The Secrets of Stability

26 دسمبر 2009
By Fareed Zakaria
Political and economic stability have each reinforced the other. And the third force that has underpinned the resilience of the global system is technological connectivity. Globalization has always existed in a sense in the modern world, but until recently its contours were mostly limited to trade: countries made goods and sold them abroad. Today the information revolution has created a much more deeply connected global system.
Managers in Arkansas can work with suppliers in Beijing on a real-time basis. The production of almost every complex manufactured product now involves input from a dozen countries in a tight global supply chain. And the consequences of connectivity go well beyond economics. Women in rural India have learned through satellite television about the independence of women in more modern countries. Citizens in Iran have used cell phones and the Internet to connect to their well-wishers beyond their borders. Globalization today is fundamentally about knowledge being dispersed
This diffusion of knowledge may actually be the most important reason for the stability of the current system. The majority of the world\\\'s nations have learned some basic lessons about political well-being and wealth creation. They have taken advantage of the opportunities provided by peace, low inflation, and technology to plug in to the global system. And they have seen the indisputable results. Despite all the turmoil of the past year, it\\\'s important to remember that more people have been lifted out of poverty over the last two decades than in the preceding 10. Clear-thinking citizens around the world are determined not to lose these gains by falling for some ideological chimera, or searching for a worker\\\'s utopia. They are even cautious about the appeals of hypernationalism and war. Most have been there, done that. And they know the price.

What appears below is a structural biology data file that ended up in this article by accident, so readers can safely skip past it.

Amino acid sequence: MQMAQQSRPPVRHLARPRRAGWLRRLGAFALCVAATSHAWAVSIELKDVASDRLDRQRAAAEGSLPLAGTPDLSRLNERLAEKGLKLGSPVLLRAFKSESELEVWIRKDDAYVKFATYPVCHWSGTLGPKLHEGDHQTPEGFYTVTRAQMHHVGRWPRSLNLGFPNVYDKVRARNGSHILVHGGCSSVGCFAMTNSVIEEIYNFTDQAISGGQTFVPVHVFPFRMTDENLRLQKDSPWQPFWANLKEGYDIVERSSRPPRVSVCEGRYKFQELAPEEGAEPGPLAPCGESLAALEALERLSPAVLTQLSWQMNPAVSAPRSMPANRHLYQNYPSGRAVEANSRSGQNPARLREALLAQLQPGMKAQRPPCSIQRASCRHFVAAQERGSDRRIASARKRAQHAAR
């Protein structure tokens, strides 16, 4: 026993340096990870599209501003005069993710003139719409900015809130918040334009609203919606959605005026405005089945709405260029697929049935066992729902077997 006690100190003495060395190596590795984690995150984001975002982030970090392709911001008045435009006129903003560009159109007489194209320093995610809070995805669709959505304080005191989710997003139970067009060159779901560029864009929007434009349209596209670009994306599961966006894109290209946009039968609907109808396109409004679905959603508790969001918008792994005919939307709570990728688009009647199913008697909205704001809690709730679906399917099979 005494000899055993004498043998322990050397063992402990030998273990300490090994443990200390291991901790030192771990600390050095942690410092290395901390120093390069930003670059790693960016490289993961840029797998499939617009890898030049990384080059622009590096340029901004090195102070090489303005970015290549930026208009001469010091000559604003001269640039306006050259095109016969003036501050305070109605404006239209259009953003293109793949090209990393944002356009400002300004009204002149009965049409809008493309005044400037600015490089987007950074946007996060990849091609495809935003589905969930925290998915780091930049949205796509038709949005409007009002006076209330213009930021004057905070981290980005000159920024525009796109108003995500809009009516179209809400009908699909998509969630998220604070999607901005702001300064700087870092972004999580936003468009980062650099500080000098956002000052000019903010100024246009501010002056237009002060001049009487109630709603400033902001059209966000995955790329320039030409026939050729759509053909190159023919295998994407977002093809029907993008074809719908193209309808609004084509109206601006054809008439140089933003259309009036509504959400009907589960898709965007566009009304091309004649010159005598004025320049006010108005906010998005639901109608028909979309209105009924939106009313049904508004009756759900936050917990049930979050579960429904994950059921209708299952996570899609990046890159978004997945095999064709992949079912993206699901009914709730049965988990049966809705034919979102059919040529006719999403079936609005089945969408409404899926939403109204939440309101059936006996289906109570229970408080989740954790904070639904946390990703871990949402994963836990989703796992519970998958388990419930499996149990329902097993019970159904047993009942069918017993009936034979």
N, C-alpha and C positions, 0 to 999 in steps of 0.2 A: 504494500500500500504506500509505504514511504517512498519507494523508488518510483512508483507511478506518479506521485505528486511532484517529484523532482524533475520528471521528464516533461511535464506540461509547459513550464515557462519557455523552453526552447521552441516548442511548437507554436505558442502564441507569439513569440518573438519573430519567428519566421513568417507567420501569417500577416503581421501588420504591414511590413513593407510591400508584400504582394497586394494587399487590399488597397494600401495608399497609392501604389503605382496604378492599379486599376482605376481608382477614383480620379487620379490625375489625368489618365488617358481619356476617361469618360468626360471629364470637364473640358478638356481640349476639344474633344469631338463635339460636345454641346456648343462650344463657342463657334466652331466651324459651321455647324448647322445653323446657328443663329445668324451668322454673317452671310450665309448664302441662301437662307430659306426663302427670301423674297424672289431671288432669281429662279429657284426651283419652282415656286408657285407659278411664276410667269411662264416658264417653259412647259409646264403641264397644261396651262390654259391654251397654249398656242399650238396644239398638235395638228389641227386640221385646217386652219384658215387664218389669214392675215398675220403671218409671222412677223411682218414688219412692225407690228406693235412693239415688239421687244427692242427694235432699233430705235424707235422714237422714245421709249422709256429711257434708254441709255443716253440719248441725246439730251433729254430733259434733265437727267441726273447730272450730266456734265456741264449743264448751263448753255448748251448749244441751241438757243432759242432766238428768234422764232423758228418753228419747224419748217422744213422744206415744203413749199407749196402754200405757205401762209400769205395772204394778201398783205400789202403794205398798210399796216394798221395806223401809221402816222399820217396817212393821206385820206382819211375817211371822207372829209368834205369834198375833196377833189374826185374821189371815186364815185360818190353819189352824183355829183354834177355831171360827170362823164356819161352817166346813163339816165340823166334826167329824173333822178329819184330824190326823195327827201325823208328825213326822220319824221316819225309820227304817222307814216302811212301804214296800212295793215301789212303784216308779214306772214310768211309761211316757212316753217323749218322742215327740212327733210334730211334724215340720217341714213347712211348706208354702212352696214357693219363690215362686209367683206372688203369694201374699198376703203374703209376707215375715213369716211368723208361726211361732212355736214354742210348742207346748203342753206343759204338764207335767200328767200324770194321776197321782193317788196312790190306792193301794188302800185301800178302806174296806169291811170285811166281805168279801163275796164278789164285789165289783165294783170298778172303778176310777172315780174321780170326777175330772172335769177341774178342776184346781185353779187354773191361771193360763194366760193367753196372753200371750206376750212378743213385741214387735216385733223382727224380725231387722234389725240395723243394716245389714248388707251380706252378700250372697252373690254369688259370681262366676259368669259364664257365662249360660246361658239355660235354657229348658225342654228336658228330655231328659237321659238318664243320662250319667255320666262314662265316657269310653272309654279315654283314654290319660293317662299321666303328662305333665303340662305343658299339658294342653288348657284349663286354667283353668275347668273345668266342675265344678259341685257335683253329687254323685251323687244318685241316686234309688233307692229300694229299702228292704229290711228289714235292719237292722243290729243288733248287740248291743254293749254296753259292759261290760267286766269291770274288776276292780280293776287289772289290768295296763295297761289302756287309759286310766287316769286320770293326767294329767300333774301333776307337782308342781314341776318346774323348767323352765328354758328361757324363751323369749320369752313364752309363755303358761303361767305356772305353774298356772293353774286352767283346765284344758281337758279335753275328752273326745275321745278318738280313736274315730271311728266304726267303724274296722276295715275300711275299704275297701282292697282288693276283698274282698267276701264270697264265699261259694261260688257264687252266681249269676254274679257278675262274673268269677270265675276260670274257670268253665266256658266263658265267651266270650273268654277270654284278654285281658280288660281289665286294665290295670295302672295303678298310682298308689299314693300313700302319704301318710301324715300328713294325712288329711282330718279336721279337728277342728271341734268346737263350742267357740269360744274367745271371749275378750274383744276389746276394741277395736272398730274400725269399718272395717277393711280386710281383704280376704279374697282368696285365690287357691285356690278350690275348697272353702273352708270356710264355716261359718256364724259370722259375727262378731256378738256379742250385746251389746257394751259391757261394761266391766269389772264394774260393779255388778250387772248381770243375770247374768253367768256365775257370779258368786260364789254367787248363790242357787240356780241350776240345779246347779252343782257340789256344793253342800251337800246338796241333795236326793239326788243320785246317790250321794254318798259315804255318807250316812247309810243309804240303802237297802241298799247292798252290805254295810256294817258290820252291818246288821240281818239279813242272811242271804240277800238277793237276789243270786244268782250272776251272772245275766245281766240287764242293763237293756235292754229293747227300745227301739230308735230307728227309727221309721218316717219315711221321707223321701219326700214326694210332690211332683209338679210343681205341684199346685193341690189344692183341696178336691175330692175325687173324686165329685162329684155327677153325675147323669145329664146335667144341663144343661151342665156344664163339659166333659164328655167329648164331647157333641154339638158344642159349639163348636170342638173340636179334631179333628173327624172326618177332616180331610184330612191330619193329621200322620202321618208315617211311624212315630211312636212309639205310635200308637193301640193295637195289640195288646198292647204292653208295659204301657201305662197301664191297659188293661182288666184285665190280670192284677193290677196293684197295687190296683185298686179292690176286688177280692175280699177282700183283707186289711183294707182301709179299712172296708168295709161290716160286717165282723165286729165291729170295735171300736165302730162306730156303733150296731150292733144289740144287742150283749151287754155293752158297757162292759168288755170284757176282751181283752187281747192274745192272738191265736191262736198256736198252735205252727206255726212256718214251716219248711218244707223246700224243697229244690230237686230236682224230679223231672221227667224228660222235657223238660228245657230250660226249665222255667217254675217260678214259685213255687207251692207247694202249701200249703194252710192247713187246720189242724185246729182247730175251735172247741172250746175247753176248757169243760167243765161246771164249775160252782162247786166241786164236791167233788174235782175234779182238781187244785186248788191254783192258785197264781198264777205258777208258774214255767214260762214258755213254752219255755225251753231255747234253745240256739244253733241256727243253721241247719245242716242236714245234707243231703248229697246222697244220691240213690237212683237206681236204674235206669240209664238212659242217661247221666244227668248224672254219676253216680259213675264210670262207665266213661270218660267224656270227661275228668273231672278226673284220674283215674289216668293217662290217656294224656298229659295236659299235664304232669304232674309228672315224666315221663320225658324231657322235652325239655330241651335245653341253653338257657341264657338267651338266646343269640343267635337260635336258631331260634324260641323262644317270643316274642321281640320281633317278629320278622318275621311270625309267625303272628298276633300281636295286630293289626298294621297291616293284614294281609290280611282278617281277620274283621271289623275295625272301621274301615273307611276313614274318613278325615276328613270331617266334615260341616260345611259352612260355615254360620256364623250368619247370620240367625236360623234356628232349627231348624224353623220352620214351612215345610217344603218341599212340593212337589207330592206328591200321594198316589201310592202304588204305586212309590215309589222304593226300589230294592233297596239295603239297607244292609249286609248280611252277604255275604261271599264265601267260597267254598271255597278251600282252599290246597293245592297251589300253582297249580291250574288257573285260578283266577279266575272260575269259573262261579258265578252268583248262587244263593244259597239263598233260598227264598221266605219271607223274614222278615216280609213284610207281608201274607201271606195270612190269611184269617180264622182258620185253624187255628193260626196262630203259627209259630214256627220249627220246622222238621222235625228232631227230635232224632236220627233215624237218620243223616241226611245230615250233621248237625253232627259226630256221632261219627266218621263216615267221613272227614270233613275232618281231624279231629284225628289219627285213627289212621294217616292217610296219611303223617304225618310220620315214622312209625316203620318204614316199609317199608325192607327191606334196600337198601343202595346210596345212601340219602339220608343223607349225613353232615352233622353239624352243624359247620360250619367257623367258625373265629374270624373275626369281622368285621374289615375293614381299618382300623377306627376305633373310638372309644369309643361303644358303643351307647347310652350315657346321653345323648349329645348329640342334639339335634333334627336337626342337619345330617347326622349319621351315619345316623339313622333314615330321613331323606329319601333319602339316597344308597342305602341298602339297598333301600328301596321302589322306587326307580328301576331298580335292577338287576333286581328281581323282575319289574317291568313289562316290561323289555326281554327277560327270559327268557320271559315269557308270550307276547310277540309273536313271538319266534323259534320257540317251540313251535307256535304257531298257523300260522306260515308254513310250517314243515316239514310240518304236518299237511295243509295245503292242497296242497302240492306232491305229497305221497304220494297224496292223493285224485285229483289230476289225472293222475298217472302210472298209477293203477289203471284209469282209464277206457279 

In fact, the most remarkable development in the last few years has been the way China, India, Brazil, and other emerging markets have managed their affairs prudently, taming growth by keeping interest rates up and restricting credit in the middle of the bubble—just as an economics textbook (and common sense) would advise. Instead it was the advanced industrial world, which had always lectured everyone else about good political and economic management, that handled its affairs poorly, fueling bubble after bubble, being undisciplined in the boom, and now suffering most during the bust. The data reflect this new reality. By 2014 the debt of the rich countries in the G20 will be 120 percent of GDP, three times the level of debt in the big emerging-market countries. The students of the global system are now doing better than their teachers.
There is now significant domestic demand in countries like India. The government has massive resources in China. And these nations now trade a great deal with each other. China has overtaken the United States as India\\\'s largest trading partner. This power shift may prove the longest-lasting legacy of the crisis of 2008. How the established countries deal with it, and how they handle their own economic woes in the midst of many competing economic centers, will be their primary challenge in the next decade. If they cannot adjust, then the world might not remain so stable after all.
(Courtesy NEWSWEEK)